Date Approved


Embargo Period


Document Type


Degree Name

Ed.D. Doctor of Education


Educational Services and Leadership


College of Education


Carmelo Callueng, Ph.D.

Committee Member 1

Alicia Drelick, Ed. D.

Committee Member 2

Huan Tang Lu, Ph.D.


High school teachers, SEL, SEL beliefs, SEL competencies, Teacher Self-efficacy


High school students--Mental health; High school teachers--In-service training


Educational Leadership | Student Counseling and Personnel Services | Teacher Education and Professional Development


Social-emotional learning (SEL) research has focused more on SEL programming and outcomes in students, and little is known about SEL in teachers especially among high school teachers. This cross-sectional quantitative research study was undertaken to gather baseline information about SEL among 240 high school teachers from a high need district with the following hypotheses: 1) teachers’ SEL beliefs and competencies significantly vary by years of teaching, educational attainment, and professional development, 2) teachers’ SEL beliefs and competencies of school significantly vary by classroom setting, school type, and grade level teaching. and school type, and 3) teachers’ SEL beliefs and competencies significantly influence self-efficacy.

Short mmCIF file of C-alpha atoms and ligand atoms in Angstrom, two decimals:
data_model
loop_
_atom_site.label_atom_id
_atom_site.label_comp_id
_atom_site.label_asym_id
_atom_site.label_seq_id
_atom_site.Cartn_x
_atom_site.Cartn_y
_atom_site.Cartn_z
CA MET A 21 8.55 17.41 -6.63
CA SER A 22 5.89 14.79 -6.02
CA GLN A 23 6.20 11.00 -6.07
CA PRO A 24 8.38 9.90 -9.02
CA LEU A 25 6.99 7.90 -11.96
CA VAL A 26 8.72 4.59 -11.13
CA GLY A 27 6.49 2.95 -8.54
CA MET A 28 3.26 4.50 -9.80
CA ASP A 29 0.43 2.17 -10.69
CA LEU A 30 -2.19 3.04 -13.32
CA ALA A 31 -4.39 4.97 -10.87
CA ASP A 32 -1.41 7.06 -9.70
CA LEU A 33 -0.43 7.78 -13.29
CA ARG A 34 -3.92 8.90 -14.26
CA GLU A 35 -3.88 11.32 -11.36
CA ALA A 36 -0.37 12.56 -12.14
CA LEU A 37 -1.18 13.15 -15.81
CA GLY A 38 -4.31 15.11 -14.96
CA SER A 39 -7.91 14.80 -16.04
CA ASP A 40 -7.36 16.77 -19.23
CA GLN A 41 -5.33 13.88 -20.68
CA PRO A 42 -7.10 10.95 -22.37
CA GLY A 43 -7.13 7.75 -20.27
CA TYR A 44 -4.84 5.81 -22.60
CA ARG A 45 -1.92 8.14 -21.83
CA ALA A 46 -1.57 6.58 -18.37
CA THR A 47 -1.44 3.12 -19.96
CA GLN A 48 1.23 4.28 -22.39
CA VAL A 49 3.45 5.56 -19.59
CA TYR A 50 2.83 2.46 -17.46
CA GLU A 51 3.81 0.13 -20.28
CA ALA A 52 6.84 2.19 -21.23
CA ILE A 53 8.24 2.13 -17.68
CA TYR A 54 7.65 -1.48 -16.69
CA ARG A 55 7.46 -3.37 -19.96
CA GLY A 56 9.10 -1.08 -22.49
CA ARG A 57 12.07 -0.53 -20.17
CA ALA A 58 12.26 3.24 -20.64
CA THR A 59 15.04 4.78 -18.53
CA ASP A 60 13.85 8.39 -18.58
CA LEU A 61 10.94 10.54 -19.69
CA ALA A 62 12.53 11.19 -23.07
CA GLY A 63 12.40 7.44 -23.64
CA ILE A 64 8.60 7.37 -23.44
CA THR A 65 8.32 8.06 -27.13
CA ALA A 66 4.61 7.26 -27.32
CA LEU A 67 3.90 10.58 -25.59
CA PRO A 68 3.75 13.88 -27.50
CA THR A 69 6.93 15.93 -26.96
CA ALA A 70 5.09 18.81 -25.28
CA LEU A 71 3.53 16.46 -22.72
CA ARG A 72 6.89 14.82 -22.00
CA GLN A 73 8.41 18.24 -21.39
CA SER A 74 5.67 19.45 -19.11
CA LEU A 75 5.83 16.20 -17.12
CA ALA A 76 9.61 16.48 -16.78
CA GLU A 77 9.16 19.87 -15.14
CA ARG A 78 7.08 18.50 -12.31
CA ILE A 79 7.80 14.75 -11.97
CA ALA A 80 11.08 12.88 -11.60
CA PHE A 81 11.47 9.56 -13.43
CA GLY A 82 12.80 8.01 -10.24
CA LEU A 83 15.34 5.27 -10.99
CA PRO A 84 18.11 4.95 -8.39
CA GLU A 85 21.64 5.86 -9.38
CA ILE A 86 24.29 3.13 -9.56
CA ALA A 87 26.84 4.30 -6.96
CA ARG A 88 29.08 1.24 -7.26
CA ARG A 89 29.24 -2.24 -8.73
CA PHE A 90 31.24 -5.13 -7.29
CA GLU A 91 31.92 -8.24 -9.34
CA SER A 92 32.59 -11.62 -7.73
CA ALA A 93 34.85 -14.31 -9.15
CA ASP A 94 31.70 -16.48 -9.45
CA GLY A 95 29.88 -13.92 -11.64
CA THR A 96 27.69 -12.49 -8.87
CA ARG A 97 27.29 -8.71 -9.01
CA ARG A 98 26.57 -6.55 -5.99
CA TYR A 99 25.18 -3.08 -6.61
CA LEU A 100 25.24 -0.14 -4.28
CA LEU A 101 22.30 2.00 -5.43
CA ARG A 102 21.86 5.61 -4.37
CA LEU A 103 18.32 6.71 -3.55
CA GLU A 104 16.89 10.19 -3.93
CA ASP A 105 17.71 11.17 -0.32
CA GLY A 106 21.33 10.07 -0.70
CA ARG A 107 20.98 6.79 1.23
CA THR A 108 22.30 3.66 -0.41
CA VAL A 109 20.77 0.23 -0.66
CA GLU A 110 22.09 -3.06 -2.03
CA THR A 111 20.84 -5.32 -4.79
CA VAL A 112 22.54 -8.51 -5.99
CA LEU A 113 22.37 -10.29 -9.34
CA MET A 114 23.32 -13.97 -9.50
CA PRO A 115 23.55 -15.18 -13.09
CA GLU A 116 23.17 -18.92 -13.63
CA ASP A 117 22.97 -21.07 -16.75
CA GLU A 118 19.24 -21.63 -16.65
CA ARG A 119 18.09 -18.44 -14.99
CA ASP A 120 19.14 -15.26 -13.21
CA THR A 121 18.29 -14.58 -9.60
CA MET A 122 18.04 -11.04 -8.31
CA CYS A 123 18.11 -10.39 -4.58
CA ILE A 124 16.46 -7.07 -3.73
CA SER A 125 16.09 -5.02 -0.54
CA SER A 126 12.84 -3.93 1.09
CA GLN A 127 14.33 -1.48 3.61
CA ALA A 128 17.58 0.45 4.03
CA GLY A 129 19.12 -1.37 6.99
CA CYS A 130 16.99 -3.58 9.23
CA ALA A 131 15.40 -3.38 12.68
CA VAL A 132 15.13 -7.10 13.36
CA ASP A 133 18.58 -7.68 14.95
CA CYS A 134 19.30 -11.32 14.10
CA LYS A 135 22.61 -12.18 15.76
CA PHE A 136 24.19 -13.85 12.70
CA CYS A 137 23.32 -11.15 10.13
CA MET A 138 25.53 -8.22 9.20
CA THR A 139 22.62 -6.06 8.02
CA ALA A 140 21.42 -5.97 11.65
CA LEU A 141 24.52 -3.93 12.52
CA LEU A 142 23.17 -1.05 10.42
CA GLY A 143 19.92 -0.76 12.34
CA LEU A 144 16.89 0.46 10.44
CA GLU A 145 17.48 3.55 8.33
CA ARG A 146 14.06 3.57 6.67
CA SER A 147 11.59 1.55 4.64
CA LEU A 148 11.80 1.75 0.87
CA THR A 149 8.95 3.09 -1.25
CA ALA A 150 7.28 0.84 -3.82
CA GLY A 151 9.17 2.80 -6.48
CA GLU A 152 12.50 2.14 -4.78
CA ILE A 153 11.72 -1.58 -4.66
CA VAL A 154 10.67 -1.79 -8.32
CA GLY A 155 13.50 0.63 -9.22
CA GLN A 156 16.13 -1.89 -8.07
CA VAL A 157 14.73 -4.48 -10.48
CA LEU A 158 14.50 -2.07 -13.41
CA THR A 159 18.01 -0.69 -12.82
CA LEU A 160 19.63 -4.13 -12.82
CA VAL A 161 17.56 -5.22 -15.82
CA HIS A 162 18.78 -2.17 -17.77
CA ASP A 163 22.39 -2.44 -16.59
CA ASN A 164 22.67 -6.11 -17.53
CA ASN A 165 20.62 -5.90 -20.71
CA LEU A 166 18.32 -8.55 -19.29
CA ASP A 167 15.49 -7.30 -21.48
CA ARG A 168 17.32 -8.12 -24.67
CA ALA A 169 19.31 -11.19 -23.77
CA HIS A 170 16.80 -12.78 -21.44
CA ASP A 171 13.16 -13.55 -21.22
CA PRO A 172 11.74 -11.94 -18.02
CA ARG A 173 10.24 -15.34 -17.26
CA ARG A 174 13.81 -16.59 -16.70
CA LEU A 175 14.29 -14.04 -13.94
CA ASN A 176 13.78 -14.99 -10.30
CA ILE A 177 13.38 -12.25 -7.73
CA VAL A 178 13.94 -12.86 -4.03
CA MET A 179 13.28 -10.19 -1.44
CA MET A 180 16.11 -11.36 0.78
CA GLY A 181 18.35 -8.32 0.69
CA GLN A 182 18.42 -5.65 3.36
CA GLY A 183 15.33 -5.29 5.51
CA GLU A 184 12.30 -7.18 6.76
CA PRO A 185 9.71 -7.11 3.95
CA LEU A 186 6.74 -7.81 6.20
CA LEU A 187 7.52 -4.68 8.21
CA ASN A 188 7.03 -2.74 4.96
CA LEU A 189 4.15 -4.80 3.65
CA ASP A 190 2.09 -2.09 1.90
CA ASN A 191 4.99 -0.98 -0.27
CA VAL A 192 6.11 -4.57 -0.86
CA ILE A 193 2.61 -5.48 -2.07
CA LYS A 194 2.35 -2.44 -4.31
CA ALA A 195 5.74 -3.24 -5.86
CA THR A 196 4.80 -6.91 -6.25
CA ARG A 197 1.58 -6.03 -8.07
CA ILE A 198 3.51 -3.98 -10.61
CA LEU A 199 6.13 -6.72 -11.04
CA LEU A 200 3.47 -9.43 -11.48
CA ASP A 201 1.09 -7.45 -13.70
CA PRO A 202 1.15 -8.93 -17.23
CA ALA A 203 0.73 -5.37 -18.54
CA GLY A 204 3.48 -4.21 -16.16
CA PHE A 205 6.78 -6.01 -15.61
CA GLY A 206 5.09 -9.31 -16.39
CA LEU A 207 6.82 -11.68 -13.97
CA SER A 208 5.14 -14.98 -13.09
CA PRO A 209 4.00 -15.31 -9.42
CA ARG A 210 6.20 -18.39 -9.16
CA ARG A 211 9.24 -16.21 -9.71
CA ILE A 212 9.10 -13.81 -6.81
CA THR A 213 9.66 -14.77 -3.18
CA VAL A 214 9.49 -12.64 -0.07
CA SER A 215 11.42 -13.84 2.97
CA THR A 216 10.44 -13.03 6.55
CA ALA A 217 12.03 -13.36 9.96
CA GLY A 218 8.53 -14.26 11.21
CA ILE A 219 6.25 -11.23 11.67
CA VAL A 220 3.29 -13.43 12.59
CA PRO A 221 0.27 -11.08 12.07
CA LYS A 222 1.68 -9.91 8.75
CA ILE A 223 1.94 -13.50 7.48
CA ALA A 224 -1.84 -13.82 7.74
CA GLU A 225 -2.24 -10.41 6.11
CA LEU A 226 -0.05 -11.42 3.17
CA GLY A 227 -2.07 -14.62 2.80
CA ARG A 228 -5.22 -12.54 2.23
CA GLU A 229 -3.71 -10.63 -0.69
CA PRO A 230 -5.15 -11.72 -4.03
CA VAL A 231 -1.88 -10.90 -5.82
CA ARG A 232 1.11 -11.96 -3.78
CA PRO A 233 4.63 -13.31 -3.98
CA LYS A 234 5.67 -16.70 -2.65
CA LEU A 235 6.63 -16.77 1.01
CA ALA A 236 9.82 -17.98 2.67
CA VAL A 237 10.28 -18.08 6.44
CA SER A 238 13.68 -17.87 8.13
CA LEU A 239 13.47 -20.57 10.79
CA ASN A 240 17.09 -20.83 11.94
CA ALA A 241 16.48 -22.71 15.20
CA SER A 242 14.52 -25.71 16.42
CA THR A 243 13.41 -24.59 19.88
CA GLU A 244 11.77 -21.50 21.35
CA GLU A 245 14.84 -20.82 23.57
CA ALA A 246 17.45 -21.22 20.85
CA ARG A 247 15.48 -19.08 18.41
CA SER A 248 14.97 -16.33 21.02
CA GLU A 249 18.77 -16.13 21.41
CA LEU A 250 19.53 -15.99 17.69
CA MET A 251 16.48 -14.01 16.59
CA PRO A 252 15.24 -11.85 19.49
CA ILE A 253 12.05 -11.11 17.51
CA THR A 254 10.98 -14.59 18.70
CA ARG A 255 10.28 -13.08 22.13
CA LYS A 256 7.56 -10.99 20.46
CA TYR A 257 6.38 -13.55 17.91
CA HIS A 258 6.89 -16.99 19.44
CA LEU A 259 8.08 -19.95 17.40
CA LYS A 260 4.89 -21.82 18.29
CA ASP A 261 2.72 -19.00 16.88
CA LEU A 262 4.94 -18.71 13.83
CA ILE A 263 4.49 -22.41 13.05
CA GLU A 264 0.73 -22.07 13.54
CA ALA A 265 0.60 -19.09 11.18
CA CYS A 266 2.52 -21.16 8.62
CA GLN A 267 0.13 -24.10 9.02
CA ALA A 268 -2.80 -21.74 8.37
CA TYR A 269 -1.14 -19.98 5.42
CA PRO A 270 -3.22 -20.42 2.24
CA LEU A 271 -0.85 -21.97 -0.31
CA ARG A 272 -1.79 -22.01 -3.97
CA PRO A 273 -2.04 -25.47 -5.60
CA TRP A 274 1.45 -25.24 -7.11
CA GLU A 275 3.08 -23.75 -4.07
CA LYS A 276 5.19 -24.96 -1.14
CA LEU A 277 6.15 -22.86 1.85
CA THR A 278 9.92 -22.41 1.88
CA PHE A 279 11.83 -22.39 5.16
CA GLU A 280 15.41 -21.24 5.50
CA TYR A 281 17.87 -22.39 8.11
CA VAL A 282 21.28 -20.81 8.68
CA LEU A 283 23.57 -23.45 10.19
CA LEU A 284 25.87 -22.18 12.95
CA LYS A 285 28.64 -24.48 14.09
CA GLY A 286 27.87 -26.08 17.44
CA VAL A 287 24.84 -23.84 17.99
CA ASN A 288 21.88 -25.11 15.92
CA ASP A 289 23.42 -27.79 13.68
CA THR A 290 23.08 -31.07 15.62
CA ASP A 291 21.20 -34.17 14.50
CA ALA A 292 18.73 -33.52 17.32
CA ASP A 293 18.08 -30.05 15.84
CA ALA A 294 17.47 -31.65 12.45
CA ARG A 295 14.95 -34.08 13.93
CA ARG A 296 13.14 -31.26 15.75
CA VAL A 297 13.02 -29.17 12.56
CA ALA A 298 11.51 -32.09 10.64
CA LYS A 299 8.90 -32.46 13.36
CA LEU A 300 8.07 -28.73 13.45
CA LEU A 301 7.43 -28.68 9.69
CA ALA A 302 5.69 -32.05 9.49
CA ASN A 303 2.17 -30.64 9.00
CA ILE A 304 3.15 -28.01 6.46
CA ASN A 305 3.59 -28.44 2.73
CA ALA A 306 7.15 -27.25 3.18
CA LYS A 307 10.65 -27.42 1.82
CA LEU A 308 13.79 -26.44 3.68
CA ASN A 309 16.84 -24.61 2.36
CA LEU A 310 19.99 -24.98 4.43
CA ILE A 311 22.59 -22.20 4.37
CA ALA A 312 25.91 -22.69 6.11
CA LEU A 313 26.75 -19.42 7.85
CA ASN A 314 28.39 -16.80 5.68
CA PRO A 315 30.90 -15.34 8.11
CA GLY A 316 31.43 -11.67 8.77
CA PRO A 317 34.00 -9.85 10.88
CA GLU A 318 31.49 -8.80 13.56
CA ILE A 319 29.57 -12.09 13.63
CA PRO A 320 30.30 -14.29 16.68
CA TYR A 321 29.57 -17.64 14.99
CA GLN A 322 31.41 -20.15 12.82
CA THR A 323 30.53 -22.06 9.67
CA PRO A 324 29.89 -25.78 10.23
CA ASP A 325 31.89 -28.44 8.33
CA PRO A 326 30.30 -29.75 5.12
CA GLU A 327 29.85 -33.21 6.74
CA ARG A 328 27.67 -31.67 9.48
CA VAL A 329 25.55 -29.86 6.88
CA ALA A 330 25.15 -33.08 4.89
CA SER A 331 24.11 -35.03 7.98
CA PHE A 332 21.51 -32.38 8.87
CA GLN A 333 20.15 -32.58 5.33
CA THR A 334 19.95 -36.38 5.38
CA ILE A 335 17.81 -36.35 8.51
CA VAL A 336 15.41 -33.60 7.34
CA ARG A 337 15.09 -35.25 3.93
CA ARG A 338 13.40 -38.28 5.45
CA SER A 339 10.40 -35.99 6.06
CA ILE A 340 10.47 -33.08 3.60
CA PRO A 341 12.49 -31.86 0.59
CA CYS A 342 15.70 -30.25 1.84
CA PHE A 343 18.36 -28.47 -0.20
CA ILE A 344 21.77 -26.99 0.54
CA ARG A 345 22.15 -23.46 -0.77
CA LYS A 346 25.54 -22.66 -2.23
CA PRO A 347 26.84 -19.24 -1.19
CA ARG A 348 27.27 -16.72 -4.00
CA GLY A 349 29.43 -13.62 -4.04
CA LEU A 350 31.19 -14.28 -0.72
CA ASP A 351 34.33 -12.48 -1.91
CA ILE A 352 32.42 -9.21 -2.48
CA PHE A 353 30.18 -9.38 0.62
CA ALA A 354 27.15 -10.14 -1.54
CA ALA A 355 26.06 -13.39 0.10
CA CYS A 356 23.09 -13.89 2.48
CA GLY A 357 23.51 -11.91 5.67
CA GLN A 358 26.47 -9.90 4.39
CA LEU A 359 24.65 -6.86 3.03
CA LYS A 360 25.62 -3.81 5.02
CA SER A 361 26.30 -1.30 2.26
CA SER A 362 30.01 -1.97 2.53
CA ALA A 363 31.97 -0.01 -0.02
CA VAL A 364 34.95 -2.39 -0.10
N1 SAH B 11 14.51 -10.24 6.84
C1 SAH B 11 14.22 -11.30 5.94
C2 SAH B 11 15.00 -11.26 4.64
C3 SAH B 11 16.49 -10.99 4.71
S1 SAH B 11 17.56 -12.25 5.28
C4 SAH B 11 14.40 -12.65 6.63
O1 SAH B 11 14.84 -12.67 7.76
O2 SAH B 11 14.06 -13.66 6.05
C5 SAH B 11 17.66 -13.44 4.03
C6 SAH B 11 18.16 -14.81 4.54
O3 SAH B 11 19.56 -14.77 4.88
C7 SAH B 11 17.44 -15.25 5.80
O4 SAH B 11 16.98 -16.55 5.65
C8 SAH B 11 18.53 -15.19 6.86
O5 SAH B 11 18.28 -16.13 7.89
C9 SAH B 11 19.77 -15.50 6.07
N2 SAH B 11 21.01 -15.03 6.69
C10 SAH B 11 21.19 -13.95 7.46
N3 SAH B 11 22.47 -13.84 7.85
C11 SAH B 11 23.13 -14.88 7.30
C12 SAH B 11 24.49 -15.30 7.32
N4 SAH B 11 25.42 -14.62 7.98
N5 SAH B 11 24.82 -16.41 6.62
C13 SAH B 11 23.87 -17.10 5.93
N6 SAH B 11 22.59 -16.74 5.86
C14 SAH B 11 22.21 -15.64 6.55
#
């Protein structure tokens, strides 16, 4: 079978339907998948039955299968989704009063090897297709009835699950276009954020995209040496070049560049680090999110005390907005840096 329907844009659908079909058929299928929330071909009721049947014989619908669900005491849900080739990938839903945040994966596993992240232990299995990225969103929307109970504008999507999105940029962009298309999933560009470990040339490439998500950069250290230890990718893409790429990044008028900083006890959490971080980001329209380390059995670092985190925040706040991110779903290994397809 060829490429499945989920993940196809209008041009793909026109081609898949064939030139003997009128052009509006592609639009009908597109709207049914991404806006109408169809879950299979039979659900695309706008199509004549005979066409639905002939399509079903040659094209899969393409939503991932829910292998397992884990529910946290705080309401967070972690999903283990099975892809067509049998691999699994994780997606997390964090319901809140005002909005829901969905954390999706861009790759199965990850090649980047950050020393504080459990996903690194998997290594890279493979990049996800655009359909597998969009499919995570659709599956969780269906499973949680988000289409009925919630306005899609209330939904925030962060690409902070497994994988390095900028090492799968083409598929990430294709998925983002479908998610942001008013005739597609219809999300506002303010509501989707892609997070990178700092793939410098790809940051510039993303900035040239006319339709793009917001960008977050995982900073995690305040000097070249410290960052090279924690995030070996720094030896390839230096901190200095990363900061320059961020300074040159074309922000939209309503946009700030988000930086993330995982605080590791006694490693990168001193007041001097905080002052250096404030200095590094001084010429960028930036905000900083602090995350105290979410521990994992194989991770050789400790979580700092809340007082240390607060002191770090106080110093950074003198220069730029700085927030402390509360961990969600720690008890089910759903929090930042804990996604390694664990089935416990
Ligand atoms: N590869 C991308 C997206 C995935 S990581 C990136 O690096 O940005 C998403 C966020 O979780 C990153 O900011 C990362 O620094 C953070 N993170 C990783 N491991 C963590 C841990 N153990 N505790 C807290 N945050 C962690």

Salient findings indicated that SEL beliefs and competencies of teachers varied by educational attainment and professional development. Moreover, SEL competencies but not beliefs differed by years of teaching experience. These findings confirmed hypothesis #1. In addition, teachers’ SEL beliefs and competencies varied by classroom setting and school type, but not grade level teaching. Such findings partially supported hypothesis #2. Finally, findings indicated that beyond demographic characteristics and school factors, SEL beliefs and competencies significantly influenced teachers’ self-efficacy. Thus, hypothesis #3 was confirmed. Findings were discussed in light of scientific literature. Recommendations and limitations were presented.